14 Mar Understanding Geographical Indications for Wine Brands **Attorney Advertising **
Winemaking is an age-old craft that is embraced and celebrated by people across the globe, yours truly included. The business of wine is as expansive and ever evolving as the craft itself, especially in our modern age where small wineries are able to use cutting-edge marketing tools and social media to compete with established brands or wineries hailing from well-known growing regions.
It’s this regional aspect of wine that I want to focus on in this blog post. As new winemakers begin to think about naming their products and how they will uniquely position themselves in the marketplace, there’s a geographical angle to wine products that must be considered in the process.
What is a Geographical Indication (GI)?
A Geographical Indication is a marking or a sign that denotes when a wine product comes from a specific geographic region. Among other information, a Geographical indication can communicate to a consumer that specific qualities or characteristics can be associated with the wine because of its origination and place of production.
Can I Use a Geographical Indication When Naming or Marketing My Wine Brand?
There are long-standing international practices that dictate how Geographical Indicators can be used on wines. Likewise, we have additional rules here in the United States under the Federal Alcohol Administration Act (“FAAA”) that address the use of geographic terms on labels. Essentially, you can’t use a Geographical Indicator unless you have been given approval by the official group or entity which represents the region in question and has the job of ensuring that certain requirements and standards are adhered to. For example, in order to be classified as “Bordeaux wine,” regional rules dictate what grapes can be used to make the wine and that they must be grown in a specific way and come from the approved Bordeaux area. Similarly, a vineyard in California may make a sparkling wine, but it will not be Champagne which comes only from the Champagne region of France.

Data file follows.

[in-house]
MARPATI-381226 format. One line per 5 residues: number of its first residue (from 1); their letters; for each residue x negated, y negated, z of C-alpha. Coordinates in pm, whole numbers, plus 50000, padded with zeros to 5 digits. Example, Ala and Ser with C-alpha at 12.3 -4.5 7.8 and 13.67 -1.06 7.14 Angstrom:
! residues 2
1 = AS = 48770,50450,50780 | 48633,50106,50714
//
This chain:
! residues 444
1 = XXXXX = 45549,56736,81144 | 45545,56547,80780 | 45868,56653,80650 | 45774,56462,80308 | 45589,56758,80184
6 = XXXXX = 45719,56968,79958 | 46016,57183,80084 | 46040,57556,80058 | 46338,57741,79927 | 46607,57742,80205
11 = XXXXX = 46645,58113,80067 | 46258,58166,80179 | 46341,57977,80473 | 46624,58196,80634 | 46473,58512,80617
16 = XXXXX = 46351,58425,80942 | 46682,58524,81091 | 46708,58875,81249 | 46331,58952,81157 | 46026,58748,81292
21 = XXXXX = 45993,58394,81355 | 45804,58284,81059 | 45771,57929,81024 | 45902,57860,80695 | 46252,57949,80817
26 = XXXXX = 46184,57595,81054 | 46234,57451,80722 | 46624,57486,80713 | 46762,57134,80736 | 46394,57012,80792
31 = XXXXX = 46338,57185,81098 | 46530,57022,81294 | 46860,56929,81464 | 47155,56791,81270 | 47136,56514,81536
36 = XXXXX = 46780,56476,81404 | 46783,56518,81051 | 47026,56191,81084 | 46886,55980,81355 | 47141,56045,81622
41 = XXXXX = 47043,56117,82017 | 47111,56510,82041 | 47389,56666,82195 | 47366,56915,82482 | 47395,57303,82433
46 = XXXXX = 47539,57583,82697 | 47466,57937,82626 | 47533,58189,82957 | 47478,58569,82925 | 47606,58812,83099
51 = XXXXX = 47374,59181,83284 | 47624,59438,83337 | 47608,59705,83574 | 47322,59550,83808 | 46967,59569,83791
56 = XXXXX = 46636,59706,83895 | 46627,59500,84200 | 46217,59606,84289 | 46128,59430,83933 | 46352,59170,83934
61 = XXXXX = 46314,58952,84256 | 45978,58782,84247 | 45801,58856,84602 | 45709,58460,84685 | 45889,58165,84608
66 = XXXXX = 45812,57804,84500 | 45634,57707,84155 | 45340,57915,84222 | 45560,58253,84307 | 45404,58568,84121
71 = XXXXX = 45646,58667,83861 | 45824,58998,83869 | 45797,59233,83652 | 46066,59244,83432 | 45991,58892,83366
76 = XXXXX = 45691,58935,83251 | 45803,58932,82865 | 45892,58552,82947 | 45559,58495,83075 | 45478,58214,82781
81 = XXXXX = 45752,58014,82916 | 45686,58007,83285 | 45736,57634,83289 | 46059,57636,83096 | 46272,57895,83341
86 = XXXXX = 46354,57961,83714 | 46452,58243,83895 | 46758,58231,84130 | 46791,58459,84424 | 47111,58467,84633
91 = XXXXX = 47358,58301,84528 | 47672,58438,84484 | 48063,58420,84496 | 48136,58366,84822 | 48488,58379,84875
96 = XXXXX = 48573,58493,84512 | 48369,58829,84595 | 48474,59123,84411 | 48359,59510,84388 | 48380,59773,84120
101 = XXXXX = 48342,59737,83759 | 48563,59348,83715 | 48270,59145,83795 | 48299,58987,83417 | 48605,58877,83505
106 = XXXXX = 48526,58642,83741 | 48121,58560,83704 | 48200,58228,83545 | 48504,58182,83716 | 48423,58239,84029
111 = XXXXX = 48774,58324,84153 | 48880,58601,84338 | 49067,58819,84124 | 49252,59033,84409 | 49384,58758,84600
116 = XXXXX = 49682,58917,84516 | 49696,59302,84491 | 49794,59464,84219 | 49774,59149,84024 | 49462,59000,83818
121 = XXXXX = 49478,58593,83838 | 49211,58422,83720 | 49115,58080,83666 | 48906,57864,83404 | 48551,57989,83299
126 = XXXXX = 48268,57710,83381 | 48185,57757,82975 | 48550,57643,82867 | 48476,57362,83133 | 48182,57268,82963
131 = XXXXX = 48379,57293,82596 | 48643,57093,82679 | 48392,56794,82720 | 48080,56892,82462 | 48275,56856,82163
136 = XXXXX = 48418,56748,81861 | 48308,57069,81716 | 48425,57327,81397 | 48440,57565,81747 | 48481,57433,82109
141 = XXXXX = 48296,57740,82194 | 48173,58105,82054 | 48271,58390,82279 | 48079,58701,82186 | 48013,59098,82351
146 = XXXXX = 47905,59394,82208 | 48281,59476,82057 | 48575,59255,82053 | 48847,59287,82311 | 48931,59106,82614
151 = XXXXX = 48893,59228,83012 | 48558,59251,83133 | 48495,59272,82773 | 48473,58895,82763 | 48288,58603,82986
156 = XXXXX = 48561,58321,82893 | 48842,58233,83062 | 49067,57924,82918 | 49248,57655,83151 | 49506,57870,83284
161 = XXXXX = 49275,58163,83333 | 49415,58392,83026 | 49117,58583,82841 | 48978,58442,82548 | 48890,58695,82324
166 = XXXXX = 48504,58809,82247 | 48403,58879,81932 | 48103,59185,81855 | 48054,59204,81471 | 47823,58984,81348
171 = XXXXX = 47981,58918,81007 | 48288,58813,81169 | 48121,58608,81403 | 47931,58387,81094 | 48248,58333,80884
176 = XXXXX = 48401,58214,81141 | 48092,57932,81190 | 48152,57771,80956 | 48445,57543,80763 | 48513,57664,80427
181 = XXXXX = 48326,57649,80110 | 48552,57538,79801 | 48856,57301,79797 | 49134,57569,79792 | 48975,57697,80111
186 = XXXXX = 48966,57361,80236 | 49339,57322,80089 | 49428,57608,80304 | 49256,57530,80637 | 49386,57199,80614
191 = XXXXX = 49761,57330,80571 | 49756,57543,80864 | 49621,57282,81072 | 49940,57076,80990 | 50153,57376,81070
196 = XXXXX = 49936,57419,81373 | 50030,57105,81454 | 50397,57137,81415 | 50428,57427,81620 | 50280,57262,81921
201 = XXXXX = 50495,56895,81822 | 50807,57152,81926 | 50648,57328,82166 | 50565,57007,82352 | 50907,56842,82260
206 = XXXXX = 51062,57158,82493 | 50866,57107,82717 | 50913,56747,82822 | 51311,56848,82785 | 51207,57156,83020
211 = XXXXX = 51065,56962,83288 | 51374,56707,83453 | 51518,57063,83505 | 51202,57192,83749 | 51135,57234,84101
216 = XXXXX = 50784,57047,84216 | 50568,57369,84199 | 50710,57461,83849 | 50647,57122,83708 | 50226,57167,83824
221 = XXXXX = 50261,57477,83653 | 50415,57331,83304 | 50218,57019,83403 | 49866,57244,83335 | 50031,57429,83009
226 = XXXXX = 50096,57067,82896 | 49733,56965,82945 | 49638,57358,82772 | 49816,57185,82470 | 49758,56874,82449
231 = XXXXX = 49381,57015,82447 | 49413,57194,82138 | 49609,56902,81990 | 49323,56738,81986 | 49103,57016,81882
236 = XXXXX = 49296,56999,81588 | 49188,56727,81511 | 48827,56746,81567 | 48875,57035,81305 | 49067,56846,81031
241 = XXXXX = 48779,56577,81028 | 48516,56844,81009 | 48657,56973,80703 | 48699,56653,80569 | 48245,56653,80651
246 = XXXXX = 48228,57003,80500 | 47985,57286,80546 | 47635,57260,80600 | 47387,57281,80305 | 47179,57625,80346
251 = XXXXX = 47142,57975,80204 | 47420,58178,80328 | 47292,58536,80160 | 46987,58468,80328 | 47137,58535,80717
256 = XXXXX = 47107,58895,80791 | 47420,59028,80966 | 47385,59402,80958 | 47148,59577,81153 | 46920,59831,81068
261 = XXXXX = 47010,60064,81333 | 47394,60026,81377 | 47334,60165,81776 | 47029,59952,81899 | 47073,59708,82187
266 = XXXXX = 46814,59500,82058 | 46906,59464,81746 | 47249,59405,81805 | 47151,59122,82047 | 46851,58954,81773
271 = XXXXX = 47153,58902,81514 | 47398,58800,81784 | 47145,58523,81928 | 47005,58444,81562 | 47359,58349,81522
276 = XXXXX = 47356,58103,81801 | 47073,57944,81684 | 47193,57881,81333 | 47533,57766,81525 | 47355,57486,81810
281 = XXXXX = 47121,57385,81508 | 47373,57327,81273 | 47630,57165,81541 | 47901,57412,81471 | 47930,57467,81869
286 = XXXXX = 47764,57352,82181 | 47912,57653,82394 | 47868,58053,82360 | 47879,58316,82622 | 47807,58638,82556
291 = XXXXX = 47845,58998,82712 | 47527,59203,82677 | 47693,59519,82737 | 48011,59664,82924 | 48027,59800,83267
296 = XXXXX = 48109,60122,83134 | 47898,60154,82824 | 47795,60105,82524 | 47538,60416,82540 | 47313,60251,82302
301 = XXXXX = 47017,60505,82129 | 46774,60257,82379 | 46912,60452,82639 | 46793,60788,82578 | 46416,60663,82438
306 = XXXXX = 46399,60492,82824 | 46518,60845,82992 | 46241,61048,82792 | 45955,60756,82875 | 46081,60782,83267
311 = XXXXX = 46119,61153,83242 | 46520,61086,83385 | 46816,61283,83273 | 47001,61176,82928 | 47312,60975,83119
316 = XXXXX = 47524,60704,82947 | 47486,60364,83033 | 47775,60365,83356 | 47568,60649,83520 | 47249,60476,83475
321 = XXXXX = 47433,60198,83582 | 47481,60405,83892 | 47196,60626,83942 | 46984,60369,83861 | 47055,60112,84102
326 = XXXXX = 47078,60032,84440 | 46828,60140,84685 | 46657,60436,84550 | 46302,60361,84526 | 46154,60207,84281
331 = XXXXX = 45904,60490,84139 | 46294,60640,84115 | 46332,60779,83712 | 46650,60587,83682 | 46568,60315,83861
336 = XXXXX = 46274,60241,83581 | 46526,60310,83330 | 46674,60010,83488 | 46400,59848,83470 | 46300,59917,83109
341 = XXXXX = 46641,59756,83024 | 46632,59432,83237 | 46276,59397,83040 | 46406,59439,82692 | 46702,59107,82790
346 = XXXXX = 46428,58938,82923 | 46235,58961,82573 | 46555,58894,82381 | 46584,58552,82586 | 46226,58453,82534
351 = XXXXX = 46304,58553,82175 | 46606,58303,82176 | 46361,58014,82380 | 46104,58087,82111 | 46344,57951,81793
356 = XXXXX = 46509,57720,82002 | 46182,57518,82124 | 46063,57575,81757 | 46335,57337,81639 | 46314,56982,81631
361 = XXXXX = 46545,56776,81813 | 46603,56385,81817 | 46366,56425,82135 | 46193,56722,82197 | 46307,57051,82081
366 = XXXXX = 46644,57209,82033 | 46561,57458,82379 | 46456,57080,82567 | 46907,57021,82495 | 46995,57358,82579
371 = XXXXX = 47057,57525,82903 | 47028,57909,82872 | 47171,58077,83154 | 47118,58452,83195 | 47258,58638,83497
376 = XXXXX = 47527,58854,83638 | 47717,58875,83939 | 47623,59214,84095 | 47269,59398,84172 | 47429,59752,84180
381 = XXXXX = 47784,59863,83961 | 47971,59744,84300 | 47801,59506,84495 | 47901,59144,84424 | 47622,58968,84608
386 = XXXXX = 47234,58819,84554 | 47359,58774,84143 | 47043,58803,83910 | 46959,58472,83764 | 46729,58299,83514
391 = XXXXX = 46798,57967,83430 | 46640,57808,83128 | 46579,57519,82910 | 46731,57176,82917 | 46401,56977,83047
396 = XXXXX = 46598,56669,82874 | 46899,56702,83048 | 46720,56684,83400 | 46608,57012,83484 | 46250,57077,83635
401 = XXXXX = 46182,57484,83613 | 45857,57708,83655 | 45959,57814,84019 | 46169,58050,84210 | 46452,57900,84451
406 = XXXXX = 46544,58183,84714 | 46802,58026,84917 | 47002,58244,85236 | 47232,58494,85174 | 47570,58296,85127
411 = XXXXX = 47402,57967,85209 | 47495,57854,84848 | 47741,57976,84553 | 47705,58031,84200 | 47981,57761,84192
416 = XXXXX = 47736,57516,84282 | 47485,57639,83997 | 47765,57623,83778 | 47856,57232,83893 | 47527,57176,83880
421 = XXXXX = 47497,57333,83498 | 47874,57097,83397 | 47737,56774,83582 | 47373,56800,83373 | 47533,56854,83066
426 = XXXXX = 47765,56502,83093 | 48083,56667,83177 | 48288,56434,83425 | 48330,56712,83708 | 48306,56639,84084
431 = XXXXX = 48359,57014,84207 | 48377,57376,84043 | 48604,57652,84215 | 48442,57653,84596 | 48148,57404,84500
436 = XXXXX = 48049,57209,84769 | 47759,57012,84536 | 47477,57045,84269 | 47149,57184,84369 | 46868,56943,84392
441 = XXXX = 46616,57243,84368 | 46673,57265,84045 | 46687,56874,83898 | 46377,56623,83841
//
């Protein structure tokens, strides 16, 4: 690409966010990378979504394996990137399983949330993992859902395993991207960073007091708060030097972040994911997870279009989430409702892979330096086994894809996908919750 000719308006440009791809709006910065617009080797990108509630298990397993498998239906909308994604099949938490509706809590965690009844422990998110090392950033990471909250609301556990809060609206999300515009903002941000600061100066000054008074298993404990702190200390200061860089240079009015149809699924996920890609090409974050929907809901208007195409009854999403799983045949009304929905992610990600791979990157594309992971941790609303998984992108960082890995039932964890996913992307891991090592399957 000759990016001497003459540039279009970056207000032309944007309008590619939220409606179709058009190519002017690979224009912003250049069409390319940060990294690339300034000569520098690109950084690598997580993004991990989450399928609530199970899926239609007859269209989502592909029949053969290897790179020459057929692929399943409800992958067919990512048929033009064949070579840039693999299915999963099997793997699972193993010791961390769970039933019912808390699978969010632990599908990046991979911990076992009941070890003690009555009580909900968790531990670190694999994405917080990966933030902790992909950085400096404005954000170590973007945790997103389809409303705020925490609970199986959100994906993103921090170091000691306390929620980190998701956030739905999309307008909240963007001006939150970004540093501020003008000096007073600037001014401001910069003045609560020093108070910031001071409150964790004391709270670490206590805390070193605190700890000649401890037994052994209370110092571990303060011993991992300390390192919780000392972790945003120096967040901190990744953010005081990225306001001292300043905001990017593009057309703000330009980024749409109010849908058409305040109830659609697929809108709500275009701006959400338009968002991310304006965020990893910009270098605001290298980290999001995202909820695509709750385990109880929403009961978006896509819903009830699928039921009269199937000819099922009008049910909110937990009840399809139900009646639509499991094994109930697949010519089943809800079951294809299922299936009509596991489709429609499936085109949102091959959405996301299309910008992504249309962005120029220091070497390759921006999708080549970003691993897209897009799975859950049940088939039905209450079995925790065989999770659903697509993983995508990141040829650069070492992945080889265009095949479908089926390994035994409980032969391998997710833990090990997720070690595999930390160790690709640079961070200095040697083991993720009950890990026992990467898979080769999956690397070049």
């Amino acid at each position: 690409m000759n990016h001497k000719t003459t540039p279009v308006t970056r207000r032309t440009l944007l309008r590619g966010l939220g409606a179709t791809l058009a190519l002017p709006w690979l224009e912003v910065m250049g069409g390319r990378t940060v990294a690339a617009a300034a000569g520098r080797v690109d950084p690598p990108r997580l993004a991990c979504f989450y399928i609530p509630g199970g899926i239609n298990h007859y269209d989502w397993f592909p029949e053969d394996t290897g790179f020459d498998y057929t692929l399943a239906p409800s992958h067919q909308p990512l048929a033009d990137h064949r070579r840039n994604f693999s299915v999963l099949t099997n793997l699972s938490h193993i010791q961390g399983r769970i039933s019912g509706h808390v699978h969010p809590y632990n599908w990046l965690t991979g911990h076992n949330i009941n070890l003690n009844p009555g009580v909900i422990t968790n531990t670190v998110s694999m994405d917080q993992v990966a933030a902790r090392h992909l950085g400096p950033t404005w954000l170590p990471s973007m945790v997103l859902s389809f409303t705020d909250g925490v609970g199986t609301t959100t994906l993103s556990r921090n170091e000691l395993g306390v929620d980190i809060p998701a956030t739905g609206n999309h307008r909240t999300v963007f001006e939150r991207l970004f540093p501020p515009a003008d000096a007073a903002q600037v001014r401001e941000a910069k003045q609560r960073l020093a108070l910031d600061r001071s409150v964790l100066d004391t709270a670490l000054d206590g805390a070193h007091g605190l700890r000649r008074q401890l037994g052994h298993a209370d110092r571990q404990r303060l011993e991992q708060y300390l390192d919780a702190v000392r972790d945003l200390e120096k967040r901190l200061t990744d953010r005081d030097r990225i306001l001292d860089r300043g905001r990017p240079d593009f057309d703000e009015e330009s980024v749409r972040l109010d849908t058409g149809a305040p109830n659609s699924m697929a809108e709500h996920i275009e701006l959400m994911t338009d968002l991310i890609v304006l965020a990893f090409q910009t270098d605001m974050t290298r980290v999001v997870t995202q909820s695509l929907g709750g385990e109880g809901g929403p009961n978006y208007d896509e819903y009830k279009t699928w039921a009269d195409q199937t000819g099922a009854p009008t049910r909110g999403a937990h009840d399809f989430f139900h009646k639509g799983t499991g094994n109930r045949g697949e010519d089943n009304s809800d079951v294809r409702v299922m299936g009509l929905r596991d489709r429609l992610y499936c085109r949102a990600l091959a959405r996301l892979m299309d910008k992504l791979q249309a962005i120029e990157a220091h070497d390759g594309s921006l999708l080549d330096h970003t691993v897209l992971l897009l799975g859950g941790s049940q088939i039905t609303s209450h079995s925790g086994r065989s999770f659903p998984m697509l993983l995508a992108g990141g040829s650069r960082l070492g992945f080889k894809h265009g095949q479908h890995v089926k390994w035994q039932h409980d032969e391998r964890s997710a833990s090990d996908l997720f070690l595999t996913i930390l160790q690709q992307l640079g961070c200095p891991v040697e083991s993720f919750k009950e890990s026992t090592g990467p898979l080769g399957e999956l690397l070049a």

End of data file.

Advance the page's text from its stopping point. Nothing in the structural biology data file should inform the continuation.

How Do I Secure a Geographical Indication for My Wine?
The rules differ depending on the country where the Geographical Indication is being sought. Again, some GI’s are granted by a group of producers or regional authorities. In other countries, Intellectual Property offices are officially tasked with such requests. An attorney who focuses on intellectual property issues for wine growers will be able to help you navigate what may be required to secure any certifications or geographical distinctions.
Obtaining the right to market your product using a specific a Geographical Indicator may provide a great competitive edge in a saturated marketplace, but it is just one sub-piece of an overall intellectual property strategy. The good news is that our attorneys work with winegrowers in the United States and in countries across the globe to ensure that their brands are fully protected and best positioned for growth and success. If you’d like to learn more, we invite you to contact our attorneys at 888-666-0062 to schedule a consultation.
DISCLAIMER: The information contained in this article is for informational purposes only and is not legal advice or a substitute for obtaining legal advice from an attorney